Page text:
New Cape Breton company bets on offshore jetski rentals


SYDNEY, NS — The surprising lack of water sports activities in scenic Sydney Harbor has been addressed by a new company of new Cape Bretoners.

Kayaks, paddleboards and jetskis can now be rented in the harbor from Cape Breton Watersports, a startup under the direction of Gunny Brar and his brother Guntas Singh Brar who moved here from India.

Gunny is a former Cape Breton University student and now a nurse, while his brother is a doctor who has started the two-year certification process to practice medicine in Canada.

While marveling at the beauty of the island, both had worried about the lack of activities in the area, especially for students and especially on the water.

They decided to do something about it.

“Initially, when the business idea started, it was about getting people to stay here,” Gunny said.

“I think Cape Breton needs more people. I think we have an incredible opportunity where CBU brings all these students and workers. We need to capitalize on that. We have to make sure that a large percentage of them end up staying here. I think that’s where the growth is, that’s my personal opinion.

The company moved first to Dobson Yacht Club and then to Sydney Harbour.

Cape Breton Watersports
• Owners: Gunny Brar and Guntas Singh Brar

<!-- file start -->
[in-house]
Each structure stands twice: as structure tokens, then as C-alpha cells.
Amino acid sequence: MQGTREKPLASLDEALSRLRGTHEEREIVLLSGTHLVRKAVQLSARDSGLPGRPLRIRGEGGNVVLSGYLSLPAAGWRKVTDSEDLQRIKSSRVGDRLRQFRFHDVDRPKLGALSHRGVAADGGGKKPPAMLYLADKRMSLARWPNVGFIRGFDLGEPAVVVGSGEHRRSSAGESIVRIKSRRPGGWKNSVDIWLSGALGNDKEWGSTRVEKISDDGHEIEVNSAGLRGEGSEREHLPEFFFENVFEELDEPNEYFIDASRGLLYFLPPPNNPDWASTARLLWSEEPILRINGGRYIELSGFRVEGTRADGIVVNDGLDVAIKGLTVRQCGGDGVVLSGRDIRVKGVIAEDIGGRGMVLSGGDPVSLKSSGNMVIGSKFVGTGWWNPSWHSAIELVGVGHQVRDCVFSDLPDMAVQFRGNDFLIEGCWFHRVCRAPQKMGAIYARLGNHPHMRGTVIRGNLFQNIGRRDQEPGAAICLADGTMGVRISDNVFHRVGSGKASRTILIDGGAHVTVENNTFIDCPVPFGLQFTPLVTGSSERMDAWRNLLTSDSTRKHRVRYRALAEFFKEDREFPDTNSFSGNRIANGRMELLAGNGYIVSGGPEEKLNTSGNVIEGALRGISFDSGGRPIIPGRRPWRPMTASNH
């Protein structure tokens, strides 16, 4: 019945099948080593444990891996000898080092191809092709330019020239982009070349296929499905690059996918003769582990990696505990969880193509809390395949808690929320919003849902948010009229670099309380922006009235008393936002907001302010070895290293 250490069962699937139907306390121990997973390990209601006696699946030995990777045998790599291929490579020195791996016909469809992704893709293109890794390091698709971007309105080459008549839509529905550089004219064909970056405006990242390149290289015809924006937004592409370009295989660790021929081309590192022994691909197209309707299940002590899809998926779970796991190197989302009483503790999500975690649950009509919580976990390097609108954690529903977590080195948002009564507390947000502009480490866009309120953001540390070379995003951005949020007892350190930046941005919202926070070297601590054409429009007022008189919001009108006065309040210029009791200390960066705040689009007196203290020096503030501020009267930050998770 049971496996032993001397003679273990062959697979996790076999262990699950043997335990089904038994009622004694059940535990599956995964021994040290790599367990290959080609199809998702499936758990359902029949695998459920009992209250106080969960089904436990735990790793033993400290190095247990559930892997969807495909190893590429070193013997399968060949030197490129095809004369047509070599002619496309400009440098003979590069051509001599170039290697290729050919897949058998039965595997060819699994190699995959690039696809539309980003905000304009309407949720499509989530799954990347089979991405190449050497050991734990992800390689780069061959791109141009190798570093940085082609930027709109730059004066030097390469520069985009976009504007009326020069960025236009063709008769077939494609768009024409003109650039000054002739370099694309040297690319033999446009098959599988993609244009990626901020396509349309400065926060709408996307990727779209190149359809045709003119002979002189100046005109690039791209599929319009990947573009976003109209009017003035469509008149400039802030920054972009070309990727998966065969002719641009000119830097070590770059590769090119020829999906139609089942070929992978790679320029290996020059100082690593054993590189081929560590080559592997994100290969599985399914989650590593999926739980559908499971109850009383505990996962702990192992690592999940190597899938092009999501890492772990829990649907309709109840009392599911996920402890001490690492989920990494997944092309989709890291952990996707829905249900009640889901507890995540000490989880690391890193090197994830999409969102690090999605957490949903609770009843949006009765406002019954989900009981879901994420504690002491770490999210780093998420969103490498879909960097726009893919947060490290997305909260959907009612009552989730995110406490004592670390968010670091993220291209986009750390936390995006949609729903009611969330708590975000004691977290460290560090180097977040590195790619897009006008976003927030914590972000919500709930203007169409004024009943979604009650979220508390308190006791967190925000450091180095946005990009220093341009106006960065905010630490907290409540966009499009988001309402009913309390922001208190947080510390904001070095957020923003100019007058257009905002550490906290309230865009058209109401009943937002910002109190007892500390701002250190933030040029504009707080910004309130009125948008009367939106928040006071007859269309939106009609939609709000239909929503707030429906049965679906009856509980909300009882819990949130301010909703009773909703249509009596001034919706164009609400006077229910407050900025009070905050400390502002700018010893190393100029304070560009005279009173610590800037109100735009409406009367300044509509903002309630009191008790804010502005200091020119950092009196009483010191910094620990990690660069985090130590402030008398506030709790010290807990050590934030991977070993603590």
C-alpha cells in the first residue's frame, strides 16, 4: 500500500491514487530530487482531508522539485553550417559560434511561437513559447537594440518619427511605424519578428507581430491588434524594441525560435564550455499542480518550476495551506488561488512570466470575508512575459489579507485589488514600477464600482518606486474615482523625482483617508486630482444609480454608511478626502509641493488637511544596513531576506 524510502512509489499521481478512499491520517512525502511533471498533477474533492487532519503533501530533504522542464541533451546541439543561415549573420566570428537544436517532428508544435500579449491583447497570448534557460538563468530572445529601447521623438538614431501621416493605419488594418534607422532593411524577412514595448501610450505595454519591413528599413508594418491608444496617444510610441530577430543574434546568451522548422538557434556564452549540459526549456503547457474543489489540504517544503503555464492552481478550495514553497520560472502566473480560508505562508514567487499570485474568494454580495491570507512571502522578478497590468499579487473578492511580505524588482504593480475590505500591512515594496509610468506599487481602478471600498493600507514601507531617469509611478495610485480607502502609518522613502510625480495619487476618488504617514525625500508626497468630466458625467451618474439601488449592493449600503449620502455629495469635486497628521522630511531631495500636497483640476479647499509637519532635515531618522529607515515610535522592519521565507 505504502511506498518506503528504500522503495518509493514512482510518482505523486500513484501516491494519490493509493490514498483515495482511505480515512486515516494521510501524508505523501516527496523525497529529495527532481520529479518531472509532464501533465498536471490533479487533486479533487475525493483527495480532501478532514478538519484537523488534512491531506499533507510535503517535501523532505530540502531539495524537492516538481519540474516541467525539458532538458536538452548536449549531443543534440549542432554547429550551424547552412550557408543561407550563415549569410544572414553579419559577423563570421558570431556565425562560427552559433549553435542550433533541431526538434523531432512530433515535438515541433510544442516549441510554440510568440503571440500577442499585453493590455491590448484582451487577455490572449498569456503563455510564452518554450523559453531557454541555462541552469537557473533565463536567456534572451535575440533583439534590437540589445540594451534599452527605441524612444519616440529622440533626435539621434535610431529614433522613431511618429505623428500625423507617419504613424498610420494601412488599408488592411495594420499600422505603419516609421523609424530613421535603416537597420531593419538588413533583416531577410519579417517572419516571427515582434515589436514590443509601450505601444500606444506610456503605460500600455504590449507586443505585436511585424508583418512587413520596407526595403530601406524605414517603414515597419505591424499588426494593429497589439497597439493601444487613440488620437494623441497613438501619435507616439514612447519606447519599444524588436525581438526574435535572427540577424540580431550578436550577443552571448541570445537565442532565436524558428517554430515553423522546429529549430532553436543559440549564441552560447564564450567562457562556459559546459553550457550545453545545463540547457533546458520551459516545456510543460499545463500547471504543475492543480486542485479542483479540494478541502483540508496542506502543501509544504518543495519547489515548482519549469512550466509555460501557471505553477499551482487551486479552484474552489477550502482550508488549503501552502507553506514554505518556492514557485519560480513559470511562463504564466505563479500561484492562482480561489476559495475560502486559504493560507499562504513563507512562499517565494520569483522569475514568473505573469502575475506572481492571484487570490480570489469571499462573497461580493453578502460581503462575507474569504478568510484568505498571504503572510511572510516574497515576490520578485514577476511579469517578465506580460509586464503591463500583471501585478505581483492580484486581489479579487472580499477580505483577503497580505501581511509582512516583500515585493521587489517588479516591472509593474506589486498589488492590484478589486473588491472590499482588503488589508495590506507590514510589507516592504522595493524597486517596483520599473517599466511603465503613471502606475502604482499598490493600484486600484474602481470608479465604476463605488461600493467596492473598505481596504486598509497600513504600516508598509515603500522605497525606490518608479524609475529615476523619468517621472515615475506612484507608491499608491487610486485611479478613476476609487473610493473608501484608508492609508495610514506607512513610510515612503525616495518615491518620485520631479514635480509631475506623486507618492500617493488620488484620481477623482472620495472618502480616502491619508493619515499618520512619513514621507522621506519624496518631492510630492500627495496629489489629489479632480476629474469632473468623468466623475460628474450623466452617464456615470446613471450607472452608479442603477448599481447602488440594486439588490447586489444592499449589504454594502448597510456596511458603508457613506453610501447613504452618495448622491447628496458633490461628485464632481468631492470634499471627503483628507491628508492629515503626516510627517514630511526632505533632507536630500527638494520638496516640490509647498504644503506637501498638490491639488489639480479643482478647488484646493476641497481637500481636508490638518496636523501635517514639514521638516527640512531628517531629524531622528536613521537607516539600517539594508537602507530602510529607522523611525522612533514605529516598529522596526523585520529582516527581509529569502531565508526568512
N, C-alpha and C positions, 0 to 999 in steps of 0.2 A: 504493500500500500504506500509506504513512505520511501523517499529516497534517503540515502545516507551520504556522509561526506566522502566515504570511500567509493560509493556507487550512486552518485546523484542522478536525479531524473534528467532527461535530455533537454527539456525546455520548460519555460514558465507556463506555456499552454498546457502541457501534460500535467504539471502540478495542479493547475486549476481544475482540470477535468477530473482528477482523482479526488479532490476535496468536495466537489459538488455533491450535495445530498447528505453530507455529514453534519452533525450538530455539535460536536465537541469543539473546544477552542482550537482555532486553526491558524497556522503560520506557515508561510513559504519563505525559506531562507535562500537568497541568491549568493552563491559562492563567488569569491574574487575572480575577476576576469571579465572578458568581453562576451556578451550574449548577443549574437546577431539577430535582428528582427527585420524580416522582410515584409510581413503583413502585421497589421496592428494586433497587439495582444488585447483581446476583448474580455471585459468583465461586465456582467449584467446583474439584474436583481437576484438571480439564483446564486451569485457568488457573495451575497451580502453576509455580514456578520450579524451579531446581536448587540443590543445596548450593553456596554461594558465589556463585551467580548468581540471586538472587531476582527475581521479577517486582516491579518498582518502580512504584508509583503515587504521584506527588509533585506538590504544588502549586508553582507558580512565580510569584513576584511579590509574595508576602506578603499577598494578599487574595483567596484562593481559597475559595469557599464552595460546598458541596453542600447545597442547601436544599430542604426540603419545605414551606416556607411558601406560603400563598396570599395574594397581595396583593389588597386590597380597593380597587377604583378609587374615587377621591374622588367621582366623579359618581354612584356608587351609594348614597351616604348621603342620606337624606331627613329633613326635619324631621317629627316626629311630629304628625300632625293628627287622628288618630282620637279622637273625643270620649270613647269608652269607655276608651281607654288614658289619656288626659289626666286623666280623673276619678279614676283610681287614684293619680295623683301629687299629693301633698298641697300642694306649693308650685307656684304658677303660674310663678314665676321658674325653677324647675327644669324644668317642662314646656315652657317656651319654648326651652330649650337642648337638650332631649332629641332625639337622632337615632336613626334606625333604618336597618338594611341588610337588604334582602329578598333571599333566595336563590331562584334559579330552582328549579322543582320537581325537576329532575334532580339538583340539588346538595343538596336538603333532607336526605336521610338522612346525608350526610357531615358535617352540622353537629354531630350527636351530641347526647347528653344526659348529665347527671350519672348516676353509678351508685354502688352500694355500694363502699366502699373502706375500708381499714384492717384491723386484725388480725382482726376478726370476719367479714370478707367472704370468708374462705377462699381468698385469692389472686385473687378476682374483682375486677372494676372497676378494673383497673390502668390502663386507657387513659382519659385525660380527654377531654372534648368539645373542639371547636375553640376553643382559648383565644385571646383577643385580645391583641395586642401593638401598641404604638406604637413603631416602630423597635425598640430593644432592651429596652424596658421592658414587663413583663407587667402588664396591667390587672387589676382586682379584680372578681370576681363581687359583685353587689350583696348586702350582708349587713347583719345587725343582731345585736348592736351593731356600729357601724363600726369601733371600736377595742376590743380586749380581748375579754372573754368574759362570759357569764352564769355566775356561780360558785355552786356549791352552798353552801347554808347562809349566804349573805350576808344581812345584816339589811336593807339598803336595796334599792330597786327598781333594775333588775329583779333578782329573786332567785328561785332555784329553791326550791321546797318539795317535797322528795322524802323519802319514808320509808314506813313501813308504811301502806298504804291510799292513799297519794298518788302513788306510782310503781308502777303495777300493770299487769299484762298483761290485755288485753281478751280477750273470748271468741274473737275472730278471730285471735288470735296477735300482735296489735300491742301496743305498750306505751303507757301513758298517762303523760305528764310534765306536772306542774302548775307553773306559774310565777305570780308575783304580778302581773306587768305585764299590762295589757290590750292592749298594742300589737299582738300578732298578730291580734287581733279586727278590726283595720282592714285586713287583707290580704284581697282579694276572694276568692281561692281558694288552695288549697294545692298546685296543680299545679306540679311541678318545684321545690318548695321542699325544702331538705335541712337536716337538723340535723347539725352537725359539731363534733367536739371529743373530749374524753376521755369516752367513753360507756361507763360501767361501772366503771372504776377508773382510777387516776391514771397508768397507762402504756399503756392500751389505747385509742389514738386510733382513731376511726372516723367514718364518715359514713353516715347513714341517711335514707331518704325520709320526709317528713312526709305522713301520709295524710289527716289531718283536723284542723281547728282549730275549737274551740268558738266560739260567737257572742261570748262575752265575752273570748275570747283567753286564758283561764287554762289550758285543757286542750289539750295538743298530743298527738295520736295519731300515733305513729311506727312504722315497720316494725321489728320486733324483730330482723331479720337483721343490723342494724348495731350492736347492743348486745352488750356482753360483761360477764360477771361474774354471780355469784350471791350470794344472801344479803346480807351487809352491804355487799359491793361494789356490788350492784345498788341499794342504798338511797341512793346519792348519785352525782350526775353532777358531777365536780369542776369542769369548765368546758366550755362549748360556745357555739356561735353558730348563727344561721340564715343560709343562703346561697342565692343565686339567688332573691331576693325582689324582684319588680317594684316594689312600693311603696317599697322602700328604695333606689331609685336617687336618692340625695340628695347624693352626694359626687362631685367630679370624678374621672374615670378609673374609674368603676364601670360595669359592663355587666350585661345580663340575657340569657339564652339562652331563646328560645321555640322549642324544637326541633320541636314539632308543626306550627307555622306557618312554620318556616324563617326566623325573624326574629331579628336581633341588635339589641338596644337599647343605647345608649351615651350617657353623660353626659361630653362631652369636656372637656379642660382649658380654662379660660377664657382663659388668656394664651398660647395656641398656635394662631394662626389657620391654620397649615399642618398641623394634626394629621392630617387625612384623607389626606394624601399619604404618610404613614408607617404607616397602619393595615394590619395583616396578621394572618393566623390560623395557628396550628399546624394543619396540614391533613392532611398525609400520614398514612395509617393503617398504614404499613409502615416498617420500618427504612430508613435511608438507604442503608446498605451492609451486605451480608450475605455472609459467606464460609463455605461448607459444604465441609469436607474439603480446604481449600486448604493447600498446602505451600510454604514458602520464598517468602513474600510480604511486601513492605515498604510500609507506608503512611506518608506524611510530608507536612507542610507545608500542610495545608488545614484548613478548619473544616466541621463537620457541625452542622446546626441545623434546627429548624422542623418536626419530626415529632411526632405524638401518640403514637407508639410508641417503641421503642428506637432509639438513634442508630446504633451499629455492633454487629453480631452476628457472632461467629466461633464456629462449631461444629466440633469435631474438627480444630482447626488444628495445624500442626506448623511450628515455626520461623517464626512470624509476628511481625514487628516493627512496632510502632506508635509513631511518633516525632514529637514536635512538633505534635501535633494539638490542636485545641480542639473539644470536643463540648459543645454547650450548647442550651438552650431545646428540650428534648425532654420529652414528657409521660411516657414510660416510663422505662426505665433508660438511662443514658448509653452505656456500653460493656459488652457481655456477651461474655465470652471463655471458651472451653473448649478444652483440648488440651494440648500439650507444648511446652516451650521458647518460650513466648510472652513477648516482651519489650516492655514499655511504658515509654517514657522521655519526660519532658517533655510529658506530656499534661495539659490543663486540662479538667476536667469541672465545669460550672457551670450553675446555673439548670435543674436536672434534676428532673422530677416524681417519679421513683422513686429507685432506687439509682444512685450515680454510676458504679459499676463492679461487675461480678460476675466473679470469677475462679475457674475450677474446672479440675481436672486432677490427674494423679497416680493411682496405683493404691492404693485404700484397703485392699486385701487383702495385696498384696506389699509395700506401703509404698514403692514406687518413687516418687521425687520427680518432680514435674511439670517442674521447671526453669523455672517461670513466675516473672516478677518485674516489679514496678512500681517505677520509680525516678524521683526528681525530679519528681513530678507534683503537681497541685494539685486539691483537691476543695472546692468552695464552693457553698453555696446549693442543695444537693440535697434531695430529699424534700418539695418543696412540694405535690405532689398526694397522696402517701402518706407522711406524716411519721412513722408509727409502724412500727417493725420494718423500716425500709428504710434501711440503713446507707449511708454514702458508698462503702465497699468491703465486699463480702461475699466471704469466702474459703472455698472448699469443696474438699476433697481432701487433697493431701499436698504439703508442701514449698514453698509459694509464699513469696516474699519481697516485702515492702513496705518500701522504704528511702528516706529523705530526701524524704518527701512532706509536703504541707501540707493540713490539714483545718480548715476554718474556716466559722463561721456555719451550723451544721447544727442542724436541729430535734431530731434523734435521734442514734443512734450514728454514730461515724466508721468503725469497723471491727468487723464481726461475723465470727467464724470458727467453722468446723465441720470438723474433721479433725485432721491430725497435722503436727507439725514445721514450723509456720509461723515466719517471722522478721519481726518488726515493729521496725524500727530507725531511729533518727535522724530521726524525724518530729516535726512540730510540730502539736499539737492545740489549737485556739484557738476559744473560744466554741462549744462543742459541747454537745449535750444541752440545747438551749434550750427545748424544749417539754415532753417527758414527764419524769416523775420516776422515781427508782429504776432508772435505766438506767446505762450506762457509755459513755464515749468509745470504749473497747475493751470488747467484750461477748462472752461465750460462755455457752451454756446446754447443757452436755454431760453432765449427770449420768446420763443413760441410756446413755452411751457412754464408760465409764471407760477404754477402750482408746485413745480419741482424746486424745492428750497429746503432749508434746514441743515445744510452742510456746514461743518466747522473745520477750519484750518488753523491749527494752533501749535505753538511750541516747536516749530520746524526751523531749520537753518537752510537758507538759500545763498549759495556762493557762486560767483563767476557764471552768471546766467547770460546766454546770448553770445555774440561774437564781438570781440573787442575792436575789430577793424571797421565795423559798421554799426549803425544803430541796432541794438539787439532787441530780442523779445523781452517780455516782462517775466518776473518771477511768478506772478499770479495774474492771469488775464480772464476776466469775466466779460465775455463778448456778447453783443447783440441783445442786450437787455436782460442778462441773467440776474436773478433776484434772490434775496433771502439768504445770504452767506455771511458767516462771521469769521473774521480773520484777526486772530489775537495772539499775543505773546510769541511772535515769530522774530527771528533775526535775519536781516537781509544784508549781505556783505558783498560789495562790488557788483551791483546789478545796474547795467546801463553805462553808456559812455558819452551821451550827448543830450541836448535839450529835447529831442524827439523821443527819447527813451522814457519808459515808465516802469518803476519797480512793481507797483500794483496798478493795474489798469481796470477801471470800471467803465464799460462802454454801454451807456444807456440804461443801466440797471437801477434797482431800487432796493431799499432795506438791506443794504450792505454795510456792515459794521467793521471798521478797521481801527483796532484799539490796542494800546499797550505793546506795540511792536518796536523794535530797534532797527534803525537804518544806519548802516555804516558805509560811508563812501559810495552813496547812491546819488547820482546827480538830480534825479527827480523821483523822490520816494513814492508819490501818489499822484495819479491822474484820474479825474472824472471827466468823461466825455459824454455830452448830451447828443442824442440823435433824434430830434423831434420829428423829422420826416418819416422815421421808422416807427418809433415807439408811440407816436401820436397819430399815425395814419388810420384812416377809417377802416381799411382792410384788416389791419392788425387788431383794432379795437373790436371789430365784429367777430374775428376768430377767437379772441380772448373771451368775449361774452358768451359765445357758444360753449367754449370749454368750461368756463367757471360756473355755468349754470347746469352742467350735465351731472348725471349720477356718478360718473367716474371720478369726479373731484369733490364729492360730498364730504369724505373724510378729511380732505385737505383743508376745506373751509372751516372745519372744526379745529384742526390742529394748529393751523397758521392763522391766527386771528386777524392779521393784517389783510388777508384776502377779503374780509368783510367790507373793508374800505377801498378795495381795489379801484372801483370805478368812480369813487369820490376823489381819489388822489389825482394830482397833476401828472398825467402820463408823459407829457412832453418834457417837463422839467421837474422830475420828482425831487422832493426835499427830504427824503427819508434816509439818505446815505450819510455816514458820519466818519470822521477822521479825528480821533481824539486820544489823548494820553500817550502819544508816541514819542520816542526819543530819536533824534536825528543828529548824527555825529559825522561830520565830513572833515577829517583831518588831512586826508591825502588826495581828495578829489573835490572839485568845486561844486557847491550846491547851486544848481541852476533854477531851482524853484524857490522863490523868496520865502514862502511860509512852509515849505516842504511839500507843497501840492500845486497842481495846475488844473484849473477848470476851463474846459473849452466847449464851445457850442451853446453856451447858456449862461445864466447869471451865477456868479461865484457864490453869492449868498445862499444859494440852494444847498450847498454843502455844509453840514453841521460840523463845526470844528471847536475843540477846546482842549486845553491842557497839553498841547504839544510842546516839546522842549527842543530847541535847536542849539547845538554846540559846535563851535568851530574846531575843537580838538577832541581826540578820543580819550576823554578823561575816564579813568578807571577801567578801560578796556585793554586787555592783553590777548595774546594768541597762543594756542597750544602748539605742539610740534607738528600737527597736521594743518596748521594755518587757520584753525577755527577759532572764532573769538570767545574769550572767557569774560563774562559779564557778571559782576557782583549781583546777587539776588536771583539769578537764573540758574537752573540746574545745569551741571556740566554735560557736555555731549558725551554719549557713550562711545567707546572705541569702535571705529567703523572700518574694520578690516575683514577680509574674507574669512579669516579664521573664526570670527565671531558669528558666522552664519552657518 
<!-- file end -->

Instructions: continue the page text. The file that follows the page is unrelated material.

• Locations: Dobson Yacht Club and Sydney Harbor
• Offers: Jetski, paddleboards and Kayaks. Soon the flyboard.
• Online:

“People here, especially young people, are very excited,” Guntas said. “They want to do something in the summer, so water sports are a good thing to do.”

When the water is calm, kayaks are most in demand, he said.

“But when there’s a bit of waves and a bit of wind, jetskis are the most popular.”

Safety is at the center of guided tours and solo companies within a defined radius of their port locations.

“We’re going towards Coxheath,” Gunny said of the tours. “And then we also take them a bit to the Northside and the views are beautiful.”

The service has already proven itself to students and residents. Cape Breton’s cruise ship industry is considered a growth sector.

Further expansion plans are just plain cool considering the impending launch of flyboarding, an extreme sport that propels participants through the air using pressurized water.

They already have this equipment but are still looking for a scenic spot in fresh water to launch their flyboard which can propel participants up to 40ft, although 5-10ft is most likely.

“We want to do something different to attract people to Cape Breton,” Gunny said. “We tried to do something unique and the flyboard is unique.”

So far, his research has found no operational flyboard activities in the Atlantic region and only about two in all of Canada.

The brothers hope their entire water-based venture will be successful for a variety of reasons, especially if it allows international students to come to Cape Breton and stay.

“There’s something in the air that’s changed over the last two years that you can feel,” Gunny said.

“I personally love this place; I like people. This is one of the main reasons I stay here. I find that a lot of people end up moving because there’s not much to do. That’s part of the problem we’re trying to solve. We are part of the solution.”


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